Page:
When most people think of visiting Utah in winter, chances are good that they are envisioning snow-capped mountains and world-class skiing. What many people don’t know is that some parts of Utah rarely see snow at all.
After my Valentine’s Day trip to Southern Utah’s Zion National Park, my impressions of Utah in February include 70 degree temperatures, blue skies, light crowds and spectacular red-rock scenery. The occasion was my 51st birthday, and a hike up the famous Angel’s Landing trail was a gift to myself.
I’d heard that Angel’s Landing was one of the most amazing hikes in a canyon known world-wide for its incredible trails. I knew that it was a steep 2.5 mile climb consisting of dozens of switch-backs, and that if the 1,500 foot ascent didn’t take my breath away, the view certainly would. But words cannot express the feeling that came over me when I reached the top of “Walter’s Wiggles” and peered over the edge of a vertical cliff to the Virgin River below. It didn’t hurt that “Stairway to Heaven” happened to be playing on my I-pod at that very moment. The song seemed perfect for the occasion, and so did the weather conditions.
But even though the view before me was well worth the heart-pounding effort, my adventure was just getting started. The end of the trail was a half-mile away, and between me and my destination was a path that looked like the training course for “The Flying Wallendas” tight-rope team.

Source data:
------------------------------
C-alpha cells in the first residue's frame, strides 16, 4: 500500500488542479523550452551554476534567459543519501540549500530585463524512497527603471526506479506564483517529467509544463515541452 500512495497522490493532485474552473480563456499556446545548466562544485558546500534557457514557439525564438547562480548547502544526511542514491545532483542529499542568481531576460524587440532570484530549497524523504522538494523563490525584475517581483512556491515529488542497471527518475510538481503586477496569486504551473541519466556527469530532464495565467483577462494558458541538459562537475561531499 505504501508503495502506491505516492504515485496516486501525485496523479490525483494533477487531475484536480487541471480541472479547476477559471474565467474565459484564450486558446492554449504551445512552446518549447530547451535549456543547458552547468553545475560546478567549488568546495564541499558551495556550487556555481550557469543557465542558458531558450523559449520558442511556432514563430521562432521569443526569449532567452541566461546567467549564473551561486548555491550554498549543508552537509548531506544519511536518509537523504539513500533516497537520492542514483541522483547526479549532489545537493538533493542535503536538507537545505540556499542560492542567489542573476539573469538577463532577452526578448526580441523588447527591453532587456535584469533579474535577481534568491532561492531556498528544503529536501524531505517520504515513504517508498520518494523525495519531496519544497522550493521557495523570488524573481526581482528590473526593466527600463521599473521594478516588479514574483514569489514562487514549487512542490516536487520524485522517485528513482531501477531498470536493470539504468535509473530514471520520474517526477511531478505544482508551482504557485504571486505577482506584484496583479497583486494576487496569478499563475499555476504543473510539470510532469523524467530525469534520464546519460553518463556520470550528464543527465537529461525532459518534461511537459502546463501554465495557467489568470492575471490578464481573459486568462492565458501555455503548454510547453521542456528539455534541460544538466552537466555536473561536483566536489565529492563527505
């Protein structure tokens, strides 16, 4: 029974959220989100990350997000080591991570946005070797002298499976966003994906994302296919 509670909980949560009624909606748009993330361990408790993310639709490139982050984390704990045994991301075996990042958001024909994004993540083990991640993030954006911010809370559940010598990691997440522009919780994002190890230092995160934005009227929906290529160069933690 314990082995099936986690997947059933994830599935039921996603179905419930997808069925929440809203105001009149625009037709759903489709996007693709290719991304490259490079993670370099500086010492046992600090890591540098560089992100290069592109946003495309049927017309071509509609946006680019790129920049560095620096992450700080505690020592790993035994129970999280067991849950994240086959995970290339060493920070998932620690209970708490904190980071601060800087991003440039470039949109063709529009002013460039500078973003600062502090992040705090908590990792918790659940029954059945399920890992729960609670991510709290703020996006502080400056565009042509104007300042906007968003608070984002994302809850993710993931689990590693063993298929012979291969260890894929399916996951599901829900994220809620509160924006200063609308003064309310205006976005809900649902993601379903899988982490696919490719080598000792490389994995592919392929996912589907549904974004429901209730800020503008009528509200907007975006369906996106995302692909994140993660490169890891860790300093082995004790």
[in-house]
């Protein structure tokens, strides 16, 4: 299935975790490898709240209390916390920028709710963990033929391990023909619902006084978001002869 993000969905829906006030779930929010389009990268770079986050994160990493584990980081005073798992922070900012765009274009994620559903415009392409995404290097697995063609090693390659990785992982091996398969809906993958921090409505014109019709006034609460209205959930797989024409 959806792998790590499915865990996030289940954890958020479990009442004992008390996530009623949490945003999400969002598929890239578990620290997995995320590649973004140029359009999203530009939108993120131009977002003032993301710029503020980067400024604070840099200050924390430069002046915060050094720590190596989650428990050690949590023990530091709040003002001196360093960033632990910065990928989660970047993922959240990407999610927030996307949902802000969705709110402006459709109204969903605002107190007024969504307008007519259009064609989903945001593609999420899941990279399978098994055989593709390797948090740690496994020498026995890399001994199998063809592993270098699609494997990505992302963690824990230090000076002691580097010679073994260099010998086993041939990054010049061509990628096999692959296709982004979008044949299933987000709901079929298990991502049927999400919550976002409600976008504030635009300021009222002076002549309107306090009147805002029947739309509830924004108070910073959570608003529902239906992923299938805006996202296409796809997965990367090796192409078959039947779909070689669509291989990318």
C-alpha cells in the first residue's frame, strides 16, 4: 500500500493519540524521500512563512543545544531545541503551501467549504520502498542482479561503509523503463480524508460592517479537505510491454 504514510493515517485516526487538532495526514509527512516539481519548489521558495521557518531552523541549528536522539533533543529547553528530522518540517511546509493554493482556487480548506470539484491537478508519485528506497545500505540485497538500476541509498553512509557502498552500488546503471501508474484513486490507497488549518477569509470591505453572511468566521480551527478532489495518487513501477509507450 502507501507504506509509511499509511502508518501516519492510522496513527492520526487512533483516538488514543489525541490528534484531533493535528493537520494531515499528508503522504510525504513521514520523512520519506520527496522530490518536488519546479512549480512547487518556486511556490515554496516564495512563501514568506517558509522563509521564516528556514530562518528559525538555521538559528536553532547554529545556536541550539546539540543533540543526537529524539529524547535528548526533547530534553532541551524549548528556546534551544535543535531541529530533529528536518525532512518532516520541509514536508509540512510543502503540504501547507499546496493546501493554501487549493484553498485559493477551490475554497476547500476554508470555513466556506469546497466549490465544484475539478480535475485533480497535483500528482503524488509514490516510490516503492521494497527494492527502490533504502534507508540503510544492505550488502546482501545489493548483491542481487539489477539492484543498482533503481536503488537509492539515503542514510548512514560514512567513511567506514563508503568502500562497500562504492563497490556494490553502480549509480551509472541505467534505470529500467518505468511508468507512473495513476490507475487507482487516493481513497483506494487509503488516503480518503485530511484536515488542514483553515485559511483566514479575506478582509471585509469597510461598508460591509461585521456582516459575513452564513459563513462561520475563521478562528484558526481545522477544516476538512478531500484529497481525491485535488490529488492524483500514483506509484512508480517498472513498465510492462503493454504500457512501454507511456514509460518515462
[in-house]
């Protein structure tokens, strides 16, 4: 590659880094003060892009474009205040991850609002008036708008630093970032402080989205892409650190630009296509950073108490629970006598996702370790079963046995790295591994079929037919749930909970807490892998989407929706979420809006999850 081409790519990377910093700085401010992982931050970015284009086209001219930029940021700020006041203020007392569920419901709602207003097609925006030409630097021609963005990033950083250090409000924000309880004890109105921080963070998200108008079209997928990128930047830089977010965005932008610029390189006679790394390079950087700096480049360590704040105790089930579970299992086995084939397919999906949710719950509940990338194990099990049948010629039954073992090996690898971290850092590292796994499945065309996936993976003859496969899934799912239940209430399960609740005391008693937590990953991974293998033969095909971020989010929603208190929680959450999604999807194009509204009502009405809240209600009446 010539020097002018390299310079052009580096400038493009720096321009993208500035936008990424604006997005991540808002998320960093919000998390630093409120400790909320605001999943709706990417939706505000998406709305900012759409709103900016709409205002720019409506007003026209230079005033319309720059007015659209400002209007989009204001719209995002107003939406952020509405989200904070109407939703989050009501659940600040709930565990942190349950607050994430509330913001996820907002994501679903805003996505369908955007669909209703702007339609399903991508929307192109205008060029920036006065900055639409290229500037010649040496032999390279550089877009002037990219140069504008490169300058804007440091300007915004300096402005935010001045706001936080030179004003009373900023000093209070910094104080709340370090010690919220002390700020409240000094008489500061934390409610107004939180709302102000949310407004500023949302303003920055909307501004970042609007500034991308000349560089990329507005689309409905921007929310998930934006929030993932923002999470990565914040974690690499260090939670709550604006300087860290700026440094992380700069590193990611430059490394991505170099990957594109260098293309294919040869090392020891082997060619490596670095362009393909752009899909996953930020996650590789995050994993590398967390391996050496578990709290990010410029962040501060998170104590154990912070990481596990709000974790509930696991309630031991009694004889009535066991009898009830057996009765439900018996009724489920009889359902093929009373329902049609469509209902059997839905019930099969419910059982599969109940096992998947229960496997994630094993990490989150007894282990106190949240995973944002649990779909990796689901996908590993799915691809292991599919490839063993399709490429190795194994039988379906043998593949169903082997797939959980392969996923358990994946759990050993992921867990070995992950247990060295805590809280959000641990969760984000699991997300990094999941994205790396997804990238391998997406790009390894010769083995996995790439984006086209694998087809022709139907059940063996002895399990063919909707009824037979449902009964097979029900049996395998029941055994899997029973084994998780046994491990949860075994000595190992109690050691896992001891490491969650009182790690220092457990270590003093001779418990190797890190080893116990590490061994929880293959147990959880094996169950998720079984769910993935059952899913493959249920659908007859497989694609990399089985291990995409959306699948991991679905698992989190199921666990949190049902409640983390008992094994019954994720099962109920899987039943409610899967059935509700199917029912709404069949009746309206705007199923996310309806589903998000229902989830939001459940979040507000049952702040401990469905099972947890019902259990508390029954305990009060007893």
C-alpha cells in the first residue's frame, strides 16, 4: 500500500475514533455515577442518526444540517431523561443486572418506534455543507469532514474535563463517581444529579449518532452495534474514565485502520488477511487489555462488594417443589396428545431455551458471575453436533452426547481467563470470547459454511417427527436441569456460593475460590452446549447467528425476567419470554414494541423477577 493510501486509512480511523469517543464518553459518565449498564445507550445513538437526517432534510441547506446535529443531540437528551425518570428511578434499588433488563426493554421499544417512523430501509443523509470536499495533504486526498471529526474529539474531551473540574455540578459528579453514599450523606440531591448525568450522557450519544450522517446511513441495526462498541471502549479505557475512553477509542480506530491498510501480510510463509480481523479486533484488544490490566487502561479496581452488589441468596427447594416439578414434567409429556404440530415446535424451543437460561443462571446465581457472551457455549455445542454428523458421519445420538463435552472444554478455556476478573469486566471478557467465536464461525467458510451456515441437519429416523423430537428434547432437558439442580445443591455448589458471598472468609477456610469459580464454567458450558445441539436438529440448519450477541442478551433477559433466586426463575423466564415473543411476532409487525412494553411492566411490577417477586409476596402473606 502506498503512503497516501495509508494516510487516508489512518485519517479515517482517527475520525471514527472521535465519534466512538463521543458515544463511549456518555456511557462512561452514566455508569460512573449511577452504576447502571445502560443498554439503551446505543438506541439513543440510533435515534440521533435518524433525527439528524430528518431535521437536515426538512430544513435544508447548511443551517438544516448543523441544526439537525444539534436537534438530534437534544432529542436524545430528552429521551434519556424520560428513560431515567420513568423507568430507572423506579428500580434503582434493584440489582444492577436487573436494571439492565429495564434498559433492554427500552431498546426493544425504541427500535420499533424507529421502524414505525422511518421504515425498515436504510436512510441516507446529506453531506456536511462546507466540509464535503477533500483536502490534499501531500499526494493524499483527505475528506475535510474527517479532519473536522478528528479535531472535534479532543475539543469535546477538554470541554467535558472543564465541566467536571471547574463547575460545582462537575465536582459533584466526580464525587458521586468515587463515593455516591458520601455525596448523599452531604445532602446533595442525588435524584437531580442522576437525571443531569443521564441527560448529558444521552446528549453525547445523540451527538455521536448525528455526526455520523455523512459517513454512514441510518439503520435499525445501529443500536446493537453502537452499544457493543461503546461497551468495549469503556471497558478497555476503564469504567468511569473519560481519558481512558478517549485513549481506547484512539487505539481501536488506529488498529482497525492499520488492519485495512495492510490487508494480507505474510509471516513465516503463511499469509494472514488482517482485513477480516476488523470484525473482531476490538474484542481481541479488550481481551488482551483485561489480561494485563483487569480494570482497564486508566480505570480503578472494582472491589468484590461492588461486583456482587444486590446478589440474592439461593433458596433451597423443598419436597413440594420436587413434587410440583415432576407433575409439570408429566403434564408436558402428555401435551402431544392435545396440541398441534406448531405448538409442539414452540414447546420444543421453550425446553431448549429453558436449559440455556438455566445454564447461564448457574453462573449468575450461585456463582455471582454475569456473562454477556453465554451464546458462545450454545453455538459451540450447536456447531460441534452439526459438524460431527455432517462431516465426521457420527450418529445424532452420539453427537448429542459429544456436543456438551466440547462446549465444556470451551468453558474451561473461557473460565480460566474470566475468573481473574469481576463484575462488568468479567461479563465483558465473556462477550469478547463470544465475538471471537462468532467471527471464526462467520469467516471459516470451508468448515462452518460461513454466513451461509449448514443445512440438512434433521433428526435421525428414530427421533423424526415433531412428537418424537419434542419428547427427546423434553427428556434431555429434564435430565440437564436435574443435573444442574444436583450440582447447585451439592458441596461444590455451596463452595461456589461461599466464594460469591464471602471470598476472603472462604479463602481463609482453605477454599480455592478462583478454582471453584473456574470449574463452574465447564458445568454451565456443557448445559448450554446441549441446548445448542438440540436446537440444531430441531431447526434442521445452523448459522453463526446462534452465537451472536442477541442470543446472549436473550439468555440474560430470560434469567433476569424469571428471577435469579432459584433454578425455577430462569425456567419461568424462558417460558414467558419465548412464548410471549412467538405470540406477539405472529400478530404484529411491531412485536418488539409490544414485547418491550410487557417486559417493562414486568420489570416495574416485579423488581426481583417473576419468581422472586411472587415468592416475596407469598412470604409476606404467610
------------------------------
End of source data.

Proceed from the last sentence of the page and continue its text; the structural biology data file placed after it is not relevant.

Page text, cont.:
Now was the moment of decision. Was I going to be satisfied with reaching the platform below the peak, or would I forever regret that I didn’t make it to the place where “only an Angel could land . . .”? I made a few quick calculations involving factors such as my age, the chances of dying on my birthday, the effort I’d already expended in getting to that point on the trail, and the likelihood that I would never do it if I didn’t do it now. The deciding factor was knowing that I couldn’t ask for more perfect circumstances. If I didn’t go now, I’d never forgive myself. I knew that it would either be the best, or the dumbest thing I’d done in a very long time.
I was happy to find that the National Park Service has embedded chains at critical locations along that half-mile trail which teeters on the edge of heaven and hell. I clutched it like a newborn clings to his mother. At least that’s how it was on the way to the “Landing”. I noticed that my confidence had increased on the return trip. I actually caught myself taking a one-handed photo two-feet from oblivion, not even considering the possible consequences.
Two hours later I was “cooling-off” with an ice-cream cone in Springdale, the convenient little town at the entrance of the park, thinking about my Valentine’s Day adventure and proudly congratulating myself for making it all the way to Angel’s Landing, on my 51st birthday.
What a gift!